Technical Glass Products Builds Solution to Revitalize Fairleigh Dickinson University's Animation Lab - Interview Transcript
To refresh a 1960s-era building serving as Fairleigh Dickinson University's Animation Lab, campus leaders and collaborators NK Architects reached out to Technical Glass Products, who worked to develop a bespoke glass solution to the highly specific needs of the Animation Lab. We spoke with James Wharton, of TGP, to discuss the project.
For more coverage of the Fairleigh Dickinson University story, browse our September-October Digital Issue, which contains additional perspectives and images as well as related articles and much more.
James Wharton represents Technical Glass Products (TGP) in New York, New Jersey and all of New England. James has been with TGP for 15 years, and has successfully worked with numerous architects, building owners and subcontractors from development of schematic design through installation.
commARCH: This dialogue is really just about… when did you come into it? We could talk about some of the obstacles that they had and how you became a solution with the end result hopefully being that the community that we serve starts seeing we want to engage earlier than later, instead of just a bidding process.
James Wharton: And I think with what we do, that's super important as well, just based on cost involved with the fire-rated solution, the higher end fire-rated solutions as they are today. If people don't get out in front of it, they often find themselves in a situation where they want to use the product, but they haven't budgeted for it or an owner is so surprised by what it costs them, that it's just not an option anymore.
So there's a lot of desire in architects that I work with to utilize our products, but if they come into the game too late, it just doesn't become an option anymore. People are set on what they want to spend, they see a pretty big price tag on this stuff and they just say no and I think unfortunately a lot of times that it can really undermine the visual intent that an architect has.
I give continuing education presentations all the time and the thing I always say to these guys is if you think you want to use it, get out ahead of it, give us a call, call somebody, talk to them about it, understand not just what you can do but I hate to say it, what it's going to cost you to do it because it's not cheap. And I think we pride ourselves in being really candid about that.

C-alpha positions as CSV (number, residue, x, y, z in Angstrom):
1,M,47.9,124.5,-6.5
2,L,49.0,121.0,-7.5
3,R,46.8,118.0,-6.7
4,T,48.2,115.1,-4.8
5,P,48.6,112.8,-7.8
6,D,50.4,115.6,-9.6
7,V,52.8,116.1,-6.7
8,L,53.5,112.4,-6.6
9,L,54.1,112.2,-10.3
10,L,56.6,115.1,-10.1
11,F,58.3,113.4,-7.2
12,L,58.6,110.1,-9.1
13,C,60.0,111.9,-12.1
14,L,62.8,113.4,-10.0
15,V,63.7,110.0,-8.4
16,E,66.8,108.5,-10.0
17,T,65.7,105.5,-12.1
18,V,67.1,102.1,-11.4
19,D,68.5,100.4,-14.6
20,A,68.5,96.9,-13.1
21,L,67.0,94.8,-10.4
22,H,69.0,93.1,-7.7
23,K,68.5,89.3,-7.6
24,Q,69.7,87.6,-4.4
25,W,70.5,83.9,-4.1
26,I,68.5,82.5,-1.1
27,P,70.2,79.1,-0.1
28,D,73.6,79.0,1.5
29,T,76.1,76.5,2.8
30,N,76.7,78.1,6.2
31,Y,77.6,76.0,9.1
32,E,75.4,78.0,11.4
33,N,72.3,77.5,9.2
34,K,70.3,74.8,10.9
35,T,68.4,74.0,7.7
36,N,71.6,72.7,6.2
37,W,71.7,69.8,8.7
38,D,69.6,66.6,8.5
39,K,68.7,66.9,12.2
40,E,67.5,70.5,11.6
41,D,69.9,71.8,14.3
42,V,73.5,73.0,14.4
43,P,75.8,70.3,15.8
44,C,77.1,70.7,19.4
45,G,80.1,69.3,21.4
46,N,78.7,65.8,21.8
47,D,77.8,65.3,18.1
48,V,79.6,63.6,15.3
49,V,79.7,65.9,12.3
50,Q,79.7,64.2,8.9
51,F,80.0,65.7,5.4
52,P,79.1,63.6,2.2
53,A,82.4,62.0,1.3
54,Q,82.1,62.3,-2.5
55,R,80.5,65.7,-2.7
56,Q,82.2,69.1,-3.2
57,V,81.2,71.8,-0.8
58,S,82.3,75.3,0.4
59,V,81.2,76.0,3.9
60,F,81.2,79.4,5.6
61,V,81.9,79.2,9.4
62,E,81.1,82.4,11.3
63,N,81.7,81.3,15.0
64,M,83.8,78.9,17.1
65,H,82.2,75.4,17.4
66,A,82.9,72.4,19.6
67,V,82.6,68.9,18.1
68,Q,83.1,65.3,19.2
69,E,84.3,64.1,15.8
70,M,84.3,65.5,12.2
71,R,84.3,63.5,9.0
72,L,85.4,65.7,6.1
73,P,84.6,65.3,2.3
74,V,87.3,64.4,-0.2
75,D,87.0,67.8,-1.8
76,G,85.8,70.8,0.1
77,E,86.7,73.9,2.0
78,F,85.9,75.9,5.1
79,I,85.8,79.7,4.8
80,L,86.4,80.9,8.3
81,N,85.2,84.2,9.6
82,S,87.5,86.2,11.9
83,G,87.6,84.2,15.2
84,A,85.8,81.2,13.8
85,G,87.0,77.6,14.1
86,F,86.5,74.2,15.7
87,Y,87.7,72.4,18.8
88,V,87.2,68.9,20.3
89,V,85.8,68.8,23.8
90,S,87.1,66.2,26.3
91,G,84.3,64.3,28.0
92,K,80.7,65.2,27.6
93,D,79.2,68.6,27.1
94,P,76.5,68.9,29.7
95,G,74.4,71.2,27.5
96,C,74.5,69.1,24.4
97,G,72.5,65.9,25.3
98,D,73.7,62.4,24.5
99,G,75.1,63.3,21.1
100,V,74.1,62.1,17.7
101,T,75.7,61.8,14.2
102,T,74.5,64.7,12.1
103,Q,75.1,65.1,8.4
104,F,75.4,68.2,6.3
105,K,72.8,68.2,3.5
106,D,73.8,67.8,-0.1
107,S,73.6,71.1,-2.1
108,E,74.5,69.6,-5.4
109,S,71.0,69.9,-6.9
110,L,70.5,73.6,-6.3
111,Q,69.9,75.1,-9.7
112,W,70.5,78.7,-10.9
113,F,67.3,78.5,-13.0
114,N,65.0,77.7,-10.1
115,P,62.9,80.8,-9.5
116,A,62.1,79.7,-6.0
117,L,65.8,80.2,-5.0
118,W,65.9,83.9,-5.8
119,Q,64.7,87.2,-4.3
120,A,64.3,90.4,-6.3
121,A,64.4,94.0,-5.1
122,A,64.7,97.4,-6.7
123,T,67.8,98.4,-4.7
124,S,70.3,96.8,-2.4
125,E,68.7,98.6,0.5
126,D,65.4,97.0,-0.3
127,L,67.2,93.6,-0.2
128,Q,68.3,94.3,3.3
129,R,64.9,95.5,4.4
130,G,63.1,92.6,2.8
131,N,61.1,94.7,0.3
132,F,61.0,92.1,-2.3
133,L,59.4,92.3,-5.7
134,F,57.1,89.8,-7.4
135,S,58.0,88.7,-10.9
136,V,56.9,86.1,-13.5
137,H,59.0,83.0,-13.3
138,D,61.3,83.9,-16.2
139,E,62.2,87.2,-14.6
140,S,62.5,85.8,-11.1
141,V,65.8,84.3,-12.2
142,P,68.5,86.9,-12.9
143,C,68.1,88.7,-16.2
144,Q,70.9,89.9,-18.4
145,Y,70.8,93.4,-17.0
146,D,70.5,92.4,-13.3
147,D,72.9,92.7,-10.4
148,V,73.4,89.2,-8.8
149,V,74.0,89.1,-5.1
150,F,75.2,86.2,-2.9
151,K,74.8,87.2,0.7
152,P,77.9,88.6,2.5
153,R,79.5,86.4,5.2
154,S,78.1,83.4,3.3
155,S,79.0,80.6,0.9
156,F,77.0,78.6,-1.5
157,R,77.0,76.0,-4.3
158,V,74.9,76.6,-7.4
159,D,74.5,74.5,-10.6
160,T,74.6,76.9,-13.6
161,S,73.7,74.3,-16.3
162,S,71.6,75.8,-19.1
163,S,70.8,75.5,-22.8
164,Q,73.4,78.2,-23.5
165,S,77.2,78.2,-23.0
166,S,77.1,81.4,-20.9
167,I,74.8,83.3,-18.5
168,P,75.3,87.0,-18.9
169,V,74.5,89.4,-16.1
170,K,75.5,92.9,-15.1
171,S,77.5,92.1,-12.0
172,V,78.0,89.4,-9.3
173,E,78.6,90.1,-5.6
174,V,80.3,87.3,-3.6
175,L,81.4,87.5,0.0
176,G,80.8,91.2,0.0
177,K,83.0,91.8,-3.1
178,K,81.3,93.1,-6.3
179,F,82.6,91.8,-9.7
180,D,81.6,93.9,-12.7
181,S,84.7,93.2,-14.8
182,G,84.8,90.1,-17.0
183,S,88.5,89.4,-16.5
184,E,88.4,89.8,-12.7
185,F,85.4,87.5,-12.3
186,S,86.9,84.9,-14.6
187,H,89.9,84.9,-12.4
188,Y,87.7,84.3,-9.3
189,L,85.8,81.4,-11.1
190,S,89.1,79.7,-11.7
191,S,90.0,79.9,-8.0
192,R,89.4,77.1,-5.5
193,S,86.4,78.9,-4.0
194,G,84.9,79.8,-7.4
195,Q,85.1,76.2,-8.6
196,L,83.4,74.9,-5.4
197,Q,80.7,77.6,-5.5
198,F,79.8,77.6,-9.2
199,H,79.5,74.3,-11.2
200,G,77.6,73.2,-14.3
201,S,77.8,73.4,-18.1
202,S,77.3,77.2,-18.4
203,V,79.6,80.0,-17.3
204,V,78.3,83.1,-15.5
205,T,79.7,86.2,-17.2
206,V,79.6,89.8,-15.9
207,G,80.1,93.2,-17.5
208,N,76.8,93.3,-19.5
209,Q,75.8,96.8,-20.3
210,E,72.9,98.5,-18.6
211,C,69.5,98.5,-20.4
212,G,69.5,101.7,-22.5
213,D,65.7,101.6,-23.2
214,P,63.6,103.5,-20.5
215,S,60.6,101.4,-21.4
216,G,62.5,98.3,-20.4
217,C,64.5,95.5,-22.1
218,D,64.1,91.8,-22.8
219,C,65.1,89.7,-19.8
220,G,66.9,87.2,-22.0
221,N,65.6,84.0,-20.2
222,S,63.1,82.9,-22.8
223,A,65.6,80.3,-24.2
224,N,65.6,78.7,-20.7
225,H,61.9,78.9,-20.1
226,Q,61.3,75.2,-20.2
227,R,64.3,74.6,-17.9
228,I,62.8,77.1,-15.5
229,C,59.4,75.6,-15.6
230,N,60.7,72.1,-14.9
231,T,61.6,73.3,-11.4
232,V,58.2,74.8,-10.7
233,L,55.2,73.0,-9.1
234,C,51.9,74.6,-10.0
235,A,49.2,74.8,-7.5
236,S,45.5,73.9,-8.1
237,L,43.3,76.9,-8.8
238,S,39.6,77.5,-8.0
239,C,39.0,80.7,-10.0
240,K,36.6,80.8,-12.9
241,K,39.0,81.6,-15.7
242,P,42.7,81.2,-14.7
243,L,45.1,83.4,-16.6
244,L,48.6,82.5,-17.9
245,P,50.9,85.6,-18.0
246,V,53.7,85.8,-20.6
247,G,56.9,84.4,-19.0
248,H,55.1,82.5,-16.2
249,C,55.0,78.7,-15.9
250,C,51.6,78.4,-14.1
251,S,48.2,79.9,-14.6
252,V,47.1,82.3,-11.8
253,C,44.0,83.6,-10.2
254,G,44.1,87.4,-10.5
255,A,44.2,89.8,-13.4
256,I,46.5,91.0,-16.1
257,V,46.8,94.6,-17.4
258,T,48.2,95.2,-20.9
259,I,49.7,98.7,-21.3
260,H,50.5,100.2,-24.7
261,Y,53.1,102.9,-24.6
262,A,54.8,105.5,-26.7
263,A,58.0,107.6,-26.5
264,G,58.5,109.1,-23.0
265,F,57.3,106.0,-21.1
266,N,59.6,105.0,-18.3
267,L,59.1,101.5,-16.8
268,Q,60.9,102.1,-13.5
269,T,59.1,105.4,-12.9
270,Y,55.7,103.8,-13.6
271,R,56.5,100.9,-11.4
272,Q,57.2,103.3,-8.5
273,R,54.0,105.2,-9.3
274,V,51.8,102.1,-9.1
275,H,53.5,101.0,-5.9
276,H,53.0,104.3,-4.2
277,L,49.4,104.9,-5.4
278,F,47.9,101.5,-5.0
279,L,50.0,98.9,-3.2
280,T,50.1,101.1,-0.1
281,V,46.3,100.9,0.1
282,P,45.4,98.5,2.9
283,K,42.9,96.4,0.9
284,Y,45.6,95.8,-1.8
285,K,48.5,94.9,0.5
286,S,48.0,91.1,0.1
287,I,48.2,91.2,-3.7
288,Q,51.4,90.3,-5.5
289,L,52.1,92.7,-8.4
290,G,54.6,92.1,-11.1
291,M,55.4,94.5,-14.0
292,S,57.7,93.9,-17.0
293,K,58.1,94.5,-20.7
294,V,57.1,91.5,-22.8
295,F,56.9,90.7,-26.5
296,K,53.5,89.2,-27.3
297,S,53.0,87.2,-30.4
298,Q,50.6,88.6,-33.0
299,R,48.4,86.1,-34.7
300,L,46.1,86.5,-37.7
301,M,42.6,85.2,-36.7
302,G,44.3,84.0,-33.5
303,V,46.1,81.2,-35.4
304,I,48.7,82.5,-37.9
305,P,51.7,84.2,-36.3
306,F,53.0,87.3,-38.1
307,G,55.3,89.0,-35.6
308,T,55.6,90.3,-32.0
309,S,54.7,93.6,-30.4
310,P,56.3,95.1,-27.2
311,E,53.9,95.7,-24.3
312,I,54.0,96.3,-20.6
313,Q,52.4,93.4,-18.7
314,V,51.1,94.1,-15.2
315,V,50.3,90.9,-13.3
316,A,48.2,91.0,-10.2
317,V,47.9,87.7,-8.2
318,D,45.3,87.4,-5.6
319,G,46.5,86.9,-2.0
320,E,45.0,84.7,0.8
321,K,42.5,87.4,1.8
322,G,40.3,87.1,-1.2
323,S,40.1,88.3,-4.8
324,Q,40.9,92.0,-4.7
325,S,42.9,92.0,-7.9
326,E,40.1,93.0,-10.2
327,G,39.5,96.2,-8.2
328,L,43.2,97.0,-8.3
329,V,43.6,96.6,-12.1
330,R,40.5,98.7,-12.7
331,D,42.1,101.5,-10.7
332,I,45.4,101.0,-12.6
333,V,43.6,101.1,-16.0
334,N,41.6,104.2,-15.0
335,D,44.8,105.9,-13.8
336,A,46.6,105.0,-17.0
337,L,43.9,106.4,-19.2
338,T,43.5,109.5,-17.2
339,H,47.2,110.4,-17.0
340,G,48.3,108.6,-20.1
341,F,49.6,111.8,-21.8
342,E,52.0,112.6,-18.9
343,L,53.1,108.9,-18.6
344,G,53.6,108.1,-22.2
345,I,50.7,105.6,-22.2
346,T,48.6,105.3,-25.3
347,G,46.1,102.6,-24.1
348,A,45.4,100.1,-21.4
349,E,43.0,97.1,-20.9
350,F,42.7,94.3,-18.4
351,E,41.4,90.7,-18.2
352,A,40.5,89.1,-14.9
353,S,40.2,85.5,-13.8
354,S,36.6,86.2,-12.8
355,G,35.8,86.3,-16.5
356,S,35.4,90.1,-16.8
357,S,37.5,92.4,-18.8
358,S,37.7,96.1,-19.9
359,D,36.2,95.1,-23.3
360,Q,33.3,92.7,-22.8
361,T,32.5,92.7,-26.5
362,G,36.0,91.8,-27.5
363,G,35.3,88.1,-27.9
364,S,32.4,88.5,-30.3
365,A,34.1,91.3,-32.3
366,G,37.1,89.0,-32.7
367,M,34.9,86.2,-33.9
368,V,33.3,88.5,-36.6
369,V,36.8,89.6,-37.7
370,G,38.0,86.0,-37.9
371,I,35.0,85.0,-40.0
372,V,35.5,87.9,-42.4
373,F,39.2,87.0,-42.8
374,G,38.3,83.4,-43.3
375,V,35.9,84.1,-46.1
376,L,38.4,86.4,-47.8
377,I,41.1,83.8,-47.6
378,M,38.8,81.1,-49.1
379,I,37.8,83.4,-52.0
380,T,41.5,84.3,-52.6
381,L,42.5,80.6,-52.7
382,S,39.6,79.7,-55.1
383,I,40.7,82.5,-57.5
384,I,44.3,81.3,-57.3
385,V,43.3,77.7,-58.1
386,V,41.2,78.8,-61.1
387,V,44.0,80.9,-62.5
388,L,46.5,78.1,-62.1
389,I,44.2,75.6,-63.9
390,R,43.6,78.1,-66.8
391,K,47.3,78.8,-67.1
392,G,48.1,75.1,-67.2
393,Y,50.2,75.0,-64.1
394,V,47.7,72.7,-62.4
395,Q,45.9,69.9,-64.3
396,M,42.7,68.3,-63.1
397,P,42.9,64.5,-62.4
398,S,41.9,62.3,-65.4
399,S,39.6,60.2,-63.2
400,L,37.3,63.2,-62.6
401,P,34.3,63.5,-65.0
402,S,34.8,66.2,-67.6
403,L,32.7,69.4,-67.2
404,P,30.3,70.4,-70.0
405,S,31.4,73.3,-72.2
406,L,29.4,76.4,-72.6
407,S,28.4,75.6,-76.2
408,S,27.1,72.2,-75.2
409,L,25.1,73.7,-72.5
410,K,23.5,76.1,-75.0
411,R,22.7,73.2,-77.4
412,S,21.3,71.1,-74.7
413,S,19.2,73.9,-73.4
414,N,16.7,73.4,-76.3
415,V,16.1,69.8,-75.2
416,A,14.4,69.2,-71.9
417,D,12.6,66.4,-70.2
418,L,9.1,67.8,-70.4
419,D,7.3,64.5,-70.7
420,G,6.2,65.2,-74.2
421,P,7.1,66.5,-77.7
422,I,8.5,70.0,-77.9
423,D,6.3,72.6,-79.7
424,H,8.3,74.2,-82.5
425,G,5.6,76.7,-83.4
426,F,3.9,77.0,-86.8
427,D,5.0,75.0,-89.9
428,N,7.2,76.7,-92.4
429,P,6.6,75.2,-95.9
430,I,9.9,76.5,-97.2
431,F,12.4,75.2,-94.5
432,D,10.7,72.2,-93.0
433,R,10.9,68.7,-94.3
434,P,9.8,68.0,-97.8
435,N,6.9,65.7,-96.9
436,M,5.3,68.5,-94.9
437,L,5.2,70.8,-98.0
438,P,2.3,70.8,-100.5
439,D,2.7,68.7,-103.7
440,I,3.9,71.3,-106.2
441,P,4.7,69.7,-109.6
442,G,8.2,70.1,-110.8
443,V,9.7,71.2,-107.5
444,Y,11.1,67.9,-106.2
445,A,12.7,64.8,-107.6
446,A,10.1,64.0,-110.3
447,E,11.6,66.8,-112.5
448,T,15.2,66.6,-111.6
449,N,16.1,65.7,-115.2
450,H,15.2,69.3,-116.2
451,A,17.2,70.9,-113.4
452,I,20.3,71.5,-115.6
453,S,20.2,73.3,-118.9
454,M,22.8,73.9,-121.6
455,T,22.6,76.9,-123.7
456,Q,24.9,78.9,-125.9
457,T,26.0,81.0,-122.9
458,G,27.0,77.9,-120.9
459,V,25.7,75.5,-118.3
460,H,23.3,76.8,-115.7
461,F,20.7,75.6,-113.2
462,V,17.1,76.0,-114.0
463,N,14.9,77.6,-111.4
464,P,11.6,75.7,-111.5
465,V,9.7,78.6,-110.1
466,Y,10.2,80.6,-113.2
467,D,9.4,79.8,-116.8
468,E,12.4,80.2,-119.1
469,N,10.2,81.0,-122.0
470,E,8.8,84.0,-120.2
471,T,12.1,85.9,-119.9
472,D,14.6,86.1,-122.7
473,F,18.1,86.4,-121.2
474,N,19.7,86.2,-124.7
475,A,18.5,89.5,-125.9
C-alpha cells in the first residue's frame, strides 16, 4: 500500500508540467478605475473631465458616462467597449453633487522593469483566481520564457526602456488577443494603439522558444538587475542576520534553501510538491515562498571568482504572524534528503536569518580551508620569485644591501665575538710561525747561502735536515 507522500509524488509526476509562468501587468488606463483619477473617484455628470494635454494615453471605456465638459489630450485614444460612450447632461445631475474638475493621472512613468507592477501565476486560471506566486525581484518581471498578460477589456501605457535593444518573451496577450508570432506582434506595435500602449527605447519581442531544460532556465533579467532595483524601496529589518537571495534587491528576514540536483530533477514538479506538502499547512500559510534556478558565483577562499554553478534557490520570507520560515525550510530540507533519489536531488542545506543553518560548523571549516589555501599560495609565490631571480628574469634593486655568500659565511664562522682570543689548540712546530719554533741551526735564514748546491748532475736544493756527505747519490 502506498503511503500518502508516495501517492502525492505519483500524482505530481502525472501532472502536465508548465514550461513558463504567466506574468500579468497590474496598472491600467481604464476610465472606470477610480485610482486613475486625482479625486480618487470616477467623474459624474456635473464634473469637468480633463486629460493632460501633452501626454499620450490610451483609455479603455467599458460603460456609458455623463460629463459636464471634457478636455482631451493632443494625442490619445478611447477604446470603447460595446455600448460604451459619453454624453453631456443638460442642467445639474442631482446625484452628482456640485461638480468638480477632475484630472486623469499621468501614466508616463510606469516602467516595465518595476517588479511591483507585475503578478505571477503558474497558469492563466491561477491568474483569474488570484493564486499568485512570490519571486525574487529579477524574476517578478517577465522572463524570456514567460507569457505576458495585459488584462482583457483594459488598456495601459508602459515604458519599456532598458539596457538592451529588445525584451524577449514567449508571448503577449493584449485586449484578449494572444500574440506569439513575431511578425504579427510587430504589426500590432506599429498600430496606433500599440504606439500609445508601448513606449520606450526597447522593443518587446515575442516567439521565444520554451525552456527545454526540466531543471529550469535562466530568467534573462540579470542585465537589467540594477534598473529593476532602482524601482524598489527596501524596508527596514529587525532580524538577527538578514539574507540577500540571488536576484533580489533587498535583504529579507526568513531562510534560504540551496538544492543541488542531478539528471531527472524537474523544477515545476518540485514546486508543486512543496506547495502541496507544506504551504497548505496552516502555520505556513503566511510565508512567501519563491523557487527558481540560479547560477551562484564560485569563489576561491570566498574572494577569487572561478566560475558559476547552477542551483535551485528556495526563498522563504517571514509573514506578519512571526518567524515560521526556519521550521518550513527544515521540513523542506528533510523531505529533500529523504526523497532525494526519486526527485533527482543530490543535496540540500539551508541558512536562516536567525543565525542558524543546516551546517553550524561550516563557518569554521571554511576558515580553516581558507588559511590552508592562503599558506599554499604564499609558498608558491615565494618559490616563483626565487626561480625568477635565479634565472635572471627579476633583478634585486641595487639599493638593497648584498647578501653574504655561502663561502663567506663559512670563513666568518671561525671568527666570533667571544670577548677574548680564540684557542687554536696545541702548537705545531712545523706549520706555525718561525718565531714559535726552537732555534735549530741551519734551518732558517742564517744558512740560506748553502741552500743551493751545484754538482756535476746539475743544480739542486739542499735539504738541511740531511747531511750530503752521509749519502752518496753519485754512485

I'm not trying to hide from it. I think people need to be aware so that they can be prepared for what it's going to take to do it.
cA: Well you see that in studies especially that an architect working on a project, the first one contact they usually want it's just to go to your website, see all that material, get a handle, don't call me. And then other surveys you'll hear, oh no, I want an existing relationship so I know I can call somebody up and see if it's feasible and what its all going to look like as early as possible.
JW: Yeah, I think that's how most of my good relationships have started. We have a lot of ways for people to access material from us, whether it's requesting BIM models or CAD files. And a lot of that initially for me is, you request it online, I send you the file back, “Hey, keep us in mind if you need anything.”
And ultimately somebody, if it works out, is going to call, they're going to email if they have a question. And then you create that rapport, that level of trust, and hopefully they call back. I think the thing that's funny in our industry - specifically, the fire-rated side of things -it's not on every job, you know what I mean?
I'm not the guy selling demountable partitions. I'm not the guy selling windows, where every job an architect does requires some level of that product so that they call you every month, every few months. I mean I have people who have to remind me, “Hey, we spoke four years ago about this project, well I ran into a fire rating again.”
My hope is that our product is good enough and that we did a good enough job supporting them that they remember. A lot of it's passing along. You work well with somebody and then it's, “Hey, my colleague said you were really helpful with this,” you know what I mean? So I agree with that, I think it's harder in what we do, just because of how infrequent the need for our material really can be.
It's getting bigger, but for a long time, unless it was a huge firm like Gensler or someone like that, you really didn't talk to somebody for a couple of years at a time cause jobs just didn't need what we had or couldn't afford what we had.
cA: Which makes sense on the marketing effort that your organization has.
JW: Absolutely, absolutely. I think I'm pretty good at what I do once they reach out to us, but we do an amaz- they, we do an amazing job, Brandner and TGP together, of just making us a household name. People think fire-rated is almost like Kleenex or Xerox, it's TGP and I have nothing to do with that, I just reap the benefits of it.
But it is pretty nice. I mean, people associate that and then they reach out and then hopefully we back it up with the knowledge and the support that they need.
cA: Getting involved in this project - because it was education and demands on those types of environments - I'm thinking, they would naturally reach out to your company or a company like yours.
JW: Yeah, absolutely. I think that's a big market for us, the education market for exactly the reasons that you see there. They're trying to make these spaces more attractive, more inviting and they run into a lot of these issues, a lot of these restrictions by code that sort of handcuff what they're able to do.
And hopefully they dig enough and desire enough to not use what's typically available to them, to start to look for someone like us, and then they find us on the web and reach out and then we go from there.
cA: Well, how did this process go? Did you have a relationship with..?